Author: Clive Wilson
Progressive organizations are discovering that their leaders have more impact when they serve their inspiring corporate purpose faithfully and collaboratively, rather than pushing their personal sense of direction.
For many leaders, this requires a significant shift in mindset.
It is a shift away from being certain of the best way forward, and taking ownership of that direction. It is a shift towards greater humility in the knowledge that they don't have all the answers and that, in engaging others in support of a shared purpose, a more powerful sense of direction emerges. Fundamentally it is a shift away from assertiveness and towards listening to different perspectives, synthesising and facilitating the engagement of others.
One of the most powerful examples of this is told in Ernesto Sirolli's excellent book on economic development, "Ripples from the Zambezi". To get a taste of Sirolli's logic and emphasis on the power of listening, check out his TEDx talk where he explains how failing to listen during well-meaning attempts to feed a community resulted in nothing more than breakfast for hungry hippos!
Truly purposeful leaders understand that their role is to serve the emergence and delivery of a compelling purpose. In doing so they move from a closed style of listening, where they only hear what supports their personal world-view, to one that is open to new data, understands and tunes into the perspectives of others, and ultimately is able to sense the emergence of a new future that is effectively co-created.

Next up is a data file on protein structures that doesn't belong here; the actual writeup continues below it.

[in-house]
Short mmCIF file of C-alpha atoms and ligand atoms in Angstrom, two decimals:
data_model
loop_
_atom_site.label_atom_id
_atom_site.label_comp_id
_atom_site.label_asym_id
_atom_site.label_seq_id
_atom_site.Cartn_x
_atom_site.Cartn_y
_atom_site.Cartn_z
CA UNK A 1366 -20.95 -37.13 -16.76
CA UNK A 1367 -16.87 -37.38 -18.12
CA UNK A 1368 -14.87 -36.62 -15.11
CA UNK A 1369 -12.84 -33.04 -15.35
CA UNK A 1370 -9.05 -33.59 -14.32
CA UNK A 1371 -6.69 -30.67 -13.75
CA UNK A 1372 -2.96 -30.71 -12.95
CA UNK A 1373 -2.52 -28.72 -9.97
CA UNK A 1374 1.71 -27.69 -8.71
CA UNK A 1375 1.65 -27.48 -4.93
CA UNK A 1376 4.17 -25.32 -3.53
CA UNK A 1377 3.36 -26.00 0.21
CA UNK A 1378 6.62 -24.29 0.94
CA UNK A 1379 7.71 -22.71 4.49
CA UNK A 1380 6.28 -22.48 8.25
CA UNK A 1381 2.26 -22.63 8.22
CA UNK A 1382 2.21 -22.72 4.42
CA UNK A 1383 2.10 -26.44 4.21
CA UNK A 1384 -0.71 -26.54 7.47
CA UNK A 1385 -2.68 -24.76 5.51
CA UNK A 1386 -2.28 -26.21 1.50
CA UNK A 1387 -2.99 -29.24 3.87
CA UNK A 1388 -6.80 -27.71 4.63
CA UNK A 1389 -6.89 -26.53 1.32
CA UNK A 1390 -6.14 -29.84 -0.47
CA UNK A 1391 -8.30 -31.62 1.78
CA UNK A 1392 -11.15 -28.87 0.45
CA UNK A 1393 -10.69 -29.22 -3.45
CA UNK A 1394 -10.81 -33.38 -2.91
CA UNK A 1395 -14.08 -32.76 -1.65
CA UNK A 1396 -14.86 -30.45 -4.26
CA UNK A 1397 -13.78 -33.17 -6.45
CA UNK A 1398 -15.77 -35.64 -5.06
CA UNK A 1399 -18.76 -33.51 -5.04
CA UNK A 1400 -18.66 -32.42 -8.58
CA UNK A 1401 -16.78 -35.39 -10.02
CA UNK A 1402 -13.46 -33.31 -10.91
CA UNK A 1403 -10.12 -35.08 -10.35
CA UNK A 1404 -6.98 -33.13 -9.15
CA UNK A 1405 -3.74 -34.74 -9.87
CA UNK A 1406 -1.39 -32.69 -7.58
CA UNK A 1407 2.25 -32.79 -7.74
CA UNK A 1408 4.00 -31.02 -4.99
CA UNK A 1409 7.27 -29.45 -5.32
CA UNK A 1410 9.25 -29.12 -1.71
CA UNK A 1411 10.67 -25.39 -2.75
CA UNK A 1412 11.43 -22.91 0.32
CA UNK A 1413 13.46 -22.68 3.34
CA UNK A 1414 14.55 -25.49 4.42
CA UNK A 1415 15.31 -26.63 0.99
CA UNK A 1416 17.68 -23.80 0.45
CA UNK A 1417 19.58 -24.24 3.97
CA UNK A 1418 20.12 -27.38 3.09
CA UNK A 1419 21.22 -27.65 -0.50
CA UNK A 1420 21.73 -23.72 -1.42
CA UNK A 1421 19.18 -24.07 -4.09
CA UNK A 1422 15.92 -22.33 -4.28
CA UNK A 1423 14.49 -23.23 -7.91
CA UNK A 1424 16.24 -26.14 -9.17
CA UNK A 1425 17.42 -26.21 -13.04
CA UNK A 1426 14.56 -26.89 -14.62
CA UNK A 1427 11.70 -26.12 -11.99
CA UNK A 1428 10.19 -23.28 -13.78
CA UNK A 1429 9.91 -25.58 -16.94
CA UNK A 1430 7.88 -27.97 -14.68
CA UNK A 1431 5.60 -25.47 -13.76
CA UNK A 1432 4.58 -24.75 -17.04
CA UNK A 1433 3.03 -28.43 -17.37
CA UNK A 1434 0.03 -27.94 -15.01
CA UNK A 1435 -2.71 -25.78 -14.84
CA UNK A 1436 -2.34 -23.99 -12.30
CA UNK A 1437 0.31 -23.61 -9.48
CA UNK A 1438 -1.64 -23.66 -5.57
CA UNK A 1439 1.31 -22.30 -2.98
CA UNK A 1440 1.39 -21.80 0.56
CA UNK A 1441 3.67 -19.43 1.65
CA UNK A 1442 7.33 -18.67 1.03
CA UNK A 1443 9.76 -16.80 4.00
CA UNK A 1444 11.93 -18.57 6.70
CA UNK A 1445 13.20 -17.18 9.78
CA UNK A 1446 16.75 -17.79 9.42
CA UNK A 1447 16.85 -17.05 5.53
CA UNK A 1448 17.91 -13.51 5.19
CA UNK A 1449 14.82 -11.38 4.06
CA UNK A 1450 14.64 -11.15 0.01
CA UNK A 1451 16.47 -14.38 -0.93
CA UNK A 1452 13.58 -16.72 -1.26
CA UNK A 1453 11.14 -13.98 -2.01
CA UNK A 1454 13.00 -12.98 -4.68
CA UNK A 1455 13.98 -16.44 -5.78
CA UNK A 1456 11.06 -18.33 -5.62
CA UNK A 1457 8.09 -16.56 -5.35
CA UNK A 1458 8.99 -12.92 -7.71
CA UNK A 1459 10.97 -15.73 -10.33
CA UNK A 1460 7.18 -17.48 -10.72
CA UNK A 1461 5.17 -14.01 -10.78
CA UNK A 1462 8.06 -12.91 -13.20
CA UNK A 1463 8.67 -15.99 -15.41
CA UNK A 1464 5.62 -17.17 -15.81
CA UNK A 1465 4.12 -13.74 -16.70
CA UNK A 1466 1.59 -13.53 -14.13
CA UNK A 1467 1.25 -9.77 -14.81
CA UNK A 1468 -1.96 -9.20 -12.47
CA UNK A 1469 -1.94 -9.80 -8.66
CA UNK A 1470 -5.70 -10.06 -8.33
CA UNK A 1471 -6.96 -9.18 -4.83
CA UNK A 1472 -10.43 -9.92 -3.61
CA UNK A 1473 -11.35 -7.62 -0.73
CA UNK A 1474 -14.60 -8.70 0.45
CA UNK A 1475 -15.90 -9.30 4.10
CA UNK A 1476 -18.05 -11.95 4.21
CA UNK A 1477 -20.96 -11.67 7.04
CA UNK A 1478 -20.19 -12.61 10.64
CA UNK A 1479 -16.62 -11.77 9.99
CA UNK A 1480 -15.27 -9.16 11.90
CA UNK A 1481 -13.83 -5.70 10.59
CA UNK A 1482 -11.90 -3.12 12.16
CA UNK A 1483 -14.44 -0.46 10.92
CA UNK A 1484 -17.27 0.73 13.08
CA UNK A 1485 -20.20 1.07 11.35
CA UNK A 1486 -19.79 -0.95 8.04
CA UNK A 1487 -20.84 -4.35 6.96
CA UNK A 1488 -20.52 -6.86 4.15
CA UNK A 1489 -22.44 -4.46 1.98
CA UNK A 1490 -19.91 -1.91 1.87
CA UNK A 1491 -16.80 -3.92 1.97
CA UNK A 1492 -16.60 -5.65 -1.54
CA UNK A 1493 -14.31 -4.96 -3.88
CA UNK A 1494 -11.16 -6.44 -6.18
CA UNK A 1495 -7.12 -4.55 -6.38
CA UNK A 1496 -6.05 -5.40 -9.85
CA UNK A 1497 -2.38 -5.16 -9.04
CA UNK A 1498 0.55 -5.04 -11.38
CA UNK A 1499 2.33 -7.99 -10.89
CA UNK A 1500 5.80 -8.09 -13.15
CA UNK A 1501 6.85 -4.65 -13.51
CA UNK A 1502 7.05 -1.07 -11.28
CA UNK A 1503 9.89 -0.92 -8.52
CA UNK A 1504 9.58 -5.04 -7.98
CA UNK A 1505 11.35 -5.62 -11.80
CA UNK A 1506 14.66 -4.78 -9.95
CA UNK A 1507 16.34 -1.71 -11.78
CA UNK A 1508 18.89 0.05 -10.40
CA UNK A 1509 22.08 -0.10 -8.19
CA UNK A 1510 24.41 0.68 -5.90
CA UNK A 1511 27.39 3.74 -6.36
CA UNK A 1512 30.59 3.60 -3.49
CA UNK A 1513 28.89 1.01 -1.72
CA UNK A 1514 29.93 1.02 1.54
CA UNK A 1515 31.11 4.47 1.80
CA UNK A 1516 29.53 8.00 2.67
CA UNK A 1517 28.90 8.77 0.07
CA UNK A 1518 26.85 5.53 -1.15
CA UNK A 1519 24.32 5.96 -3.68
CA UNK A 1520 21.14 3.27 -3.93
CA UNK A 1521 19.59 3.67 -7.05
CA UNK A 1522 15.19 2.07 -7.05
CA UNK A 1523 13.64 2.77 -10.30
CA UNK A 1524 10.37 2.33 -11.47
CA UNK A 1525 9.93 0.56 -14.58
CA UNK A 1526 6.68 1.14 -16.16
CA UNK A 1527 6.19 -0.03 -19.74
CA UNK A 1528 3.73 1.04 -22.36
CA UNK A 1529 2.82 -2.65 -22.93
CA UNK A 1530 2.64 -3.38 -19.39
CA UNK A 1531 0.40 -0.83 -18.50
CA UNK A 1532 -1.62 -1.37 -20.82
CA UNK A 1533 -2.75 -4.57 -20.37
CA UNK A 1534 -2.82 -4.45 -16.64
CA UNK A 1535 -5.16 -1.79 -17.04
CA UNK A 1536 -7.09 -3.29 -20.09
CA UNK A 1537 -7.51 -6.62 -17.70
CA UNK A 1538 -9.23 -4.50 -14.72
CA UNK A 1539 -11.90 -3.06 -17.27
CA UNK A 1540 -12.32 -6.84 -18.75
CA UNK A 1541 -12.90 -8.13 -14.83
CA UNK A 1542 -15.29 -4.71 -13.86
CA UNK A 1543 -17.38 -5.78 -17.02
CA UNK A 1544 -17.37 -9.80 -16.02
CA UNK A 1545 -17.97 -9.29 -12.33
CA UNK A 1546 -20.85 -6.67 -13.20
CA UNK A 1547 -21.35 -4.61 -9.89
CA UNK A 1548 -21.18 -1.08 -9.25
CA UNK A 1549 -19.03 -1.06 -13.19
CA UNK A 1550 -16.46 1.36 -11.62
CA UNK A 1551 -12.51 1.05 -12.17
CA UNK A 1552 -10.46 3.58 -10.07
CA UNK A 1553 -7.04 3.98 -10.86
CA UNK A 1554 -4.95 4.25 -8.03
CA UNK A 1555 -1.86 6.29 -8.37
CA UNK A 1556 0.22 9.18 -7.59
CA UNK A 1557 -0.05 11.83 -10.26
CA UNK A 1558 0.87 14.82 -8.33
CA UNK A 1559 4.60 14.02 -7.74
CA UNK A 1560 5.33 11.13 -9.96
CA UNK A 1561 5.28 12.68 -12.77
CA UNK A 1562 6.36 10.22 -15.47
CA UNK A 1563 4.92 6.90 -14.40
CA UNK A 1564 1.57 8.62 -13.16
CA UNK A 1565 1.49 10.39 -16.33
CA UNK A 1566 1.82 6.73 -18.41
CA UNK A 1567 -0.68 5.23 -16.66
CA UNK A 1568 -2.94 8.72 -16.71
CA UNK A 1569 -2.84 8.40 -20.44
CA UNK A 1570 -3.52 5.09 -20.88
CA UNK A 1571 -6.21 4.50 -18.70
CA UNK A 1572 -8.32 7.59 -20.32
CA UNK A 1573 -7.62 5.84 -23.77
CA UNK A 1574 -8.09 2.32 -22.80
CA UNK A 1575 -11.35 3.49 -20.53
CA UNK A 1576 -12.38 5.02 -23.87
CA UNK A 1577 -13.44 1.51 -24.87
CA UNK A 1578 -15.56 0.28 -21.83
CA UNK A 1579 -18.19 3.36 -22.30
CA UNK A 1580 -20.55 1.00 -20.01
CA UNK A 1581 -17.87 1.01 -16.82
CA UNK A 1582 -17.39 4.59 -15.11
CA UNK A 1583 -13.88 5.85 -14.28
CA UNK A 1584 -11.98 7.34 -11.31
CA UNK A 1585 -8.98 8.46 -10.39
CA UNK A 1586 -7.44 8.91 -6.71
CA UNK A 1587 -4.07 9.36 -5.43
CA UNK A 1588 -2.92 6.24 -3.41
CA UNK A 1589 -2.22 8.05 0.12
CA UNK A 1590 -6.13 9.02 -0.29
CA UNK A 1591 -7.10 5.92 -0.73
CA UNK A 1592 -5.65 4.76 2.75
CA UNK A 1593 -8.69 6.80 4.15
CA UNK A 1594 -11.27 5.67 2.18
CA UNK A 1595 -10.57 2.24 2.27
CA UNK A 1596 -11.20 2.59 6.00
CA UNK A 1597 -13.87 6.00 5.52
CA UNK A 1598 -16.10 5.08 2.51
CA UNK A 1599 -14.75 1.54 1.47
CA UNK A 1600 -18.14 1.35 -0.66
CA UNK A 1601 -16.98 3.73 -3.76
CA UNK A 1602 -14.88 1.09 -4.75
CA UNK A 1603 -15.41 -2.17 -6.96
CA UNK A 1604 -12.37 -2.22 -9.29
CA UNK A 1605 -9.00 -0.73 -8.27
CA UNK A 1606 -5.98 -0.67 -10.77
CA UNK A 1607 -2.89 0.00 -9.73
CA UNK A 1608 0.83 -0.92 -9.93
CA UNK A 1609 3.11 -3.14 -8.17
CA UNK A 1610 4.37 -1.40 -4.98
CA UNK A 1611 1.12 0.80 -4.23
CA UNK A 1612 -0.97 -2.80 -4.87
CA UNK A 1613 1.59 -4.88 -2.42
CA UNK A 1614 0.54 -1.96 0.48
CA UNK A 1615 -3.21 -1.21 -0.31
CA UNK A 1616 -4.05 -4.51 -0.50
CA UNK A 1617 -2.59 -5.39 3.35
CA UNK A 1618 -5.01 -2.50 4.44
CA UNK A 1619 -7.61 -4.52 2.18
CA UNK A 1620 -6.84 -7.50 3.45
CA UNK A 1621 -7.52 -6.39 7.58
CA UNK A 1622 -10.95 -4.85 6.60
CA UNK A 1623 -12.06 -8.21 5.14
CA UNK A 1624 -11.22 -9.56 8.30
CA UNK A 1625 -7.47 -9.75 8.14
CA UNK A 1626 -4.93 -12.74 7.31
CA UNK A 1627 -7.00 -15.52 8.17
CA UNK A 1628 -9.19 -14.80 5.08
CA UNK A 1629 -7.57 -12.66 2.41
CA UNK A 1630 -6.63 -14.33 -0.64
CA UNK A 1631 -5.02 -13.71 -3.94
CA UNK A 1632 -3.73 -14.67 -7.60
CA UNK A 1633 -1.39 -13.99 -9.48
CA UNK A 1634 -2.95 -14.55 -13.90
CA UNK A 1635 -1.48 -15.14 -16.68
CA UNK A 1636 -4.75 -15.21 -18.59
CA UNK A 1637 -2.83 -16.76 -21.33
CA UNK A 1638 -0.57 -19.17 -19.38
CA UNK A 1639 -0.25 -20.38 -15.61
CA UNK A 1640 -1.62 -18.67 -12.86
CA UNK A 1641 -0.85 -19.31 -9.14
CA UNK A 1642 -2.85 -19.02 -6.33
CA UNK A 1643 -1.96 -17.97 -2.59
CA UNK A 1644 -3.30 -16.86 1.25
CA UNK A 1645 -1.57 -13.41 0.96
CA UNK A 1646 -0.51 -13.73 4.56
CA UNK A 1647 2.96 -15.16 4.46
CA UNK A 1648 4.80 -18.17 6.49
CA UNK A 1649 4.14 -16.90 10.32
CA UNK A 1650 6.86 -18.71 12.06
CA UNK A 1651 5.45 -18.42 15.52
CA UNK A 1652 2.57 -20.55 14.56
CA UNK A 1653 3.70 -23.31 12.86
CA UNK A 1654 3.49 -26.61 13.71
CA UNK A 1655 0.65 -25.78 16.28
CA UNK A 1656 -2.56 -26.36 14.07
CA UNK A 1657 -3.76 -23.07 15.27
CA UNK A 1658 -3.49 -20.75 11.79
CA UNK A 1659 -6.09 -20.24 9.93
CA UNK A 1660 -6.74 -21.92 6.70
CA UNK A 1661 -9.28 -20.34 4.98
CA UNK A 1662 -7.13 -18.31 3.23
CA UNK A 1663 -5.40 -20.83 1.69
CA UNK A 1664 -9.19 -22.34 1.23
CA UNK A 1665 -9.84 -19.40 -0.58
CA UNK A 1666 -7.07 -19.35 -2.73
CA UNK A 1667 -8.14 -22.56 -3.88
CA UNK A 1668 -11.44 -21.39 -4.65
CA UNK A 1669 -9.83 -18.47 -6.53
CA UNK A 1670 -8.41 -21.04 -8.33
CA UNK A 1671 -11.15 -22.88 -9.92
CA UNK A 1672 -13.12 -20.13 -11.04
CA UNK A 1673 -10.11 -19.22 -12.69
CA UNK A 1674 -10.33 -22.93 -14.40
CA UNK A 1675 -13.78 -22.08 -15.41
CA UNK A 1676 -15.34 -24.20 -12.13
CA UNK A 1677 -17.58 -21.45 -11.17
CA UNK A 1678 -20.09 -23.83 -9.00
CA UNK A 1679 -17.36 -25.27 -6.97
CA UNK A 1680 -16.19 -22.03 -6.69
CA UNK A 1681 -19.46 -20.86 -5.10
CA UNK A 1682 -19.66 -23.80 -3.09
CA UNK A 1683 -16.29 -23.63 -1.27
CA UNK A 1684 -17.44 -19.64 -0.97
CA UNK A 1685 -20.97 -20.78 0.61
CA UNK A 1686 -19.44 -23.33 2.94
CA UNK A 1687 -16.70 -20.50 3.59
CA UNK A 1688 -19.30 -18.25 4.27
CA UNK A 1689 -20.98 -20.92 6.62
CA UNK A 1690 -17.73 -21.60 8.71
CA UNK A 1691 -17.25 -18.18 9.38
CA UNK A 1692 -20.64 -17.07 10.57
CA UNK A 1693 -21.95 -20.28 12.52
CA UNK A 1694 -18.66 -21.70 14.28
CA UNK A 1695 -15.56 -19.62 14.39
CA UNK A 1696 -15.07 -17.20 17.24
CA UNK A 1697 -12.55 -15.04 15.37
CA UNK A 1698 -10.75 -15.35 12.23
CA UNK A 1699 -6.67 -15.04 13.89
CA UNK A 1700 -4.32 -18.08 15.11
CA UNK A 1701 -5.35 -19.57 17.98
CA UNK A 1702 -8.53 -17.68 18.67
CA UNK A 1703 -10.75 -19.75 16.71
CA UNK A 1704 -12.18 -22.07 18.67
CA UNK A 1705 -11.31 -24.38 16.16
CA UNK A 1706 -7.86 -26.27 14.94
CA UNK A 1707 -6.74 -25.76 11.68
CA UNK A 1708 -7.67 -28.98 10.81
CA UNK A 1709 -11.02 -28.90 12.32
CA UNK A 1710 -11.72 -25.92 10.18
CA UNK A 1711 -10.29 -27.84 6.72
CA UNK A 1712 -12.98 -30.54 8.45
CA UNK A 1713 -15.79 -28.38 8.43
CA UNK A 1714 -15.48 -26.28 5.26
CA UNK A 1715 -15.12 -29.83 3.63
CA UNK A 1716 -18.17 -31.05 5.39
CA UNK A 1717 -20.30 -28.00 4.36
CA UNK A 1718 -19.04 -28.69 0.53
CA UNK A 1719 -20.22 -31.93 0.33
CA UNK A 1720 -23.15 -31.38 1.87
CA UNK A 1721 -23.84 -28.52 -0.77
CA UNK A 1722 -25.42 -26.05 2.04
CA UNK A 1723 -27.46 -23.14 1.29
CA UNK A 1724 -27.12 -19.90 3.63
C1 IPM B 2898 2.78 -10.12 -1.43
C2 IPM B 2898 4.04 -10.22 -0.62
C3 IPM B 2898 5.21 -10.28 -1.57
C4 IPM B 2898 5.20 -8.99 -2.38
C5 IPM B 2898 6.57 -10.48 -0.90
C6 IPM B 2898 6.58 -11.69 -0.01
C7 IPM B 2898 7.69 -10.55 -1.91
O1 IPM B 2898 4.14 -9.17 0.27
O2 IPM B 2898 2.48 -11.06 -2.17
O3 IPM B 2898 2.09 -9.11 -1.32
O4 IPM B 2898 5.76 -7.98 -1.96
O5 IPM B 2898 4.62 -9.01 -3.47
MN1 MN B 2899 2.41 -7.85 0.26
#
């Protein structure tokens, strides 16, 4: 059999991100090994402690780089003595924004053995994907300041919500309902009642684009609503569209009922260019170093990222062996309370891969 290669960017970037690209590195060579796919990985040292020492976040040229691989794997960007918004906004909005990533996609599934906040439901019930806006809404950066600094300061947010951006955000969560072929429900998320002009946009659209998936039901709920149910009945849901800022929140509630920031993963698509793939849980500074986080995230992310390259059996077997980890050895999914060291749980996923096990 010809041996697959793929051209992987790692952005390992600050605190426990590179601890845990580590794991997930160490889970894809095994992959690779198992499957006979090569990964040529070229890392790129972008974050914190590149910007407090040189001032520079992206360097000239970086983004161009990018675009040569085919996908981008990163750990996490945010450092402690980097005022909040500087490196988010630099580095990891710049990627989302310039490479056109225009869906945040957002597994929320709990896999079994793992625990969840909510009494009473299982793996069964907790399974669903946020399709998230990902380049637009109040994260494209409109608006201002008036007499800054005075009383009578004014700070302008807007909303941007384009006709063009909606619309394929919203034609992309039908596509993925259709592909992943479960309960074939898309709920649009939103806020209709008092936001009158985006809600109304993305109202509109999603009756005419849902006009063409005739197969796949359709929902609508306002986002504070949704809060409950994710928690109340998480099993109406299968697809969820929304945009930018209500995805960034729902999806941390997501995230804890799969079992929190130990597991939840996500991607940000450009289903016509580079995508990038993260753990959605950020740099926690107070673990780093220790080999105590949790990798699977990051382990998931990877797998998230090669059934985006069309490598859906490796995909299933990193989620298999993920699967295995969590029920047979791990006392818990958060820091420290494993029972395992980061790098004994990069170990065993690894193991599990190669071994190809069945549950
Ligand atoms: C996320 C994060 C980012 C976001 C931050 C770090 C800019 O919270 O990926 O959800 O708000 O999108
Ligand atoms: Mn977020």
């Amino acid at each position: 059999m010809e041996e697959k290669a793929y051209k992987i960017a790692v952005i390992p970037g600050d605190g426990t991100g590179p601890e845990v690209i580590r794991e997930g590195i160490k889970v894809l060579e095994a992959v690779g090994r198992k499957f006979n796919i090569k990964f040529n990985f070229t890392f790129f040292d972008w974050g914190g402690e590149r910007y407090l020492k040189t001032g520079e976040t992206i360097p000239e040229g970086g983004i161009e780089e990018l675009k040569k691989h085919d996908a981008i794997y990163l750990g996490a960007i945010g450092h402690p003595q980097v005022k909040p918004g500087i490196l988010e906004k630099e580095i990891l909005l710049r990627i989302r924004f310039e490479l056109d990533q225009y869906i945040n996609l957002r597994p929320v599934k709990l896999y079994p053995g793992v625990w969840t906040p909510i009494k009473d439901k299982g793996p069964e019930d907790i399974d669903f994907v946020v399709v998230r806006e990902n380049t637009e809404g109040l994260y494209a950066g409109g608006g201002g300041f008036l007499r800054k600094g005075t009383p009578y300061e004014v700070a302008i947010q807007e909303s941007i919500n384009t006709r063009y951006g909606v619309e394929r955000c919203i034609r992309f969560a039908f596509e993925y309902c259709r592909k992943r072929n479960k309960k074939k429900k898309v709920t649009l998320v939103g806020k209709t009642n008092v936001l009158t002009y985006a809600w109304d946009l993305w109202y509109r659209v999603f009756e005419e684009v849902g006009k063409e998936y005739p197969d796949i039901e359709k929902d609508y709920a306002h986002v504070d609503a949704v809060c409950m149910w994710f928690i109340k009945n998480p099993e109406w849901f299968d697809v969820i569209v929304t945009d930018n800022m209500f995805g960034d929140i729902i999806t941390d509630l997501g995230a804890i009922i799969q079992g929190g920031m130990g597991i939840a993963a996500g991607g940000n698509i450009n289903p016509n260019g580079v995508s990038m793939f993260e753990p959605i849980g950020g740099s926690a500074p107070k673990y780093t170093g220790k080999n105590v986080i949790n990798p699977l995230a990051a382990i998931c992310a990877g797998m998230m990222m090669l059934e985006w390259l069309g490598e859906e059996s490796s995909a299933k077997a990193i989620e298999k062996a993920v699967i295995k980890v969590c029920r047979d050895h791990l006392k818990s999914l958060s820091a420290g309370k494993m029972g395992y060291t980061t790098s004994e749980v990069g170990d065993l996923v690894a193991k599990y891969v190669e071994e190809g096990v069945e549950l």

Otto Scharmer, author of "Theory-U", describes this form of listening as "generative" and explains the journey to being proficient on YouTube . Generative listening is something that is difficult to learn from a book or teach in a traditional classroom. However, experiential learning, systems thinking and immersion-style development offer a diverse range of opportunities to put leaders into situations where they must serve a purpose that is bigger than they are, and where they are required to work with others who may hold very different views to their own.
Further reading from Primeast Insights:
Get the most from immersive and experiential learning techniques by Russell Evans
The power of immersion in vertical leadership development by Clive Wilson
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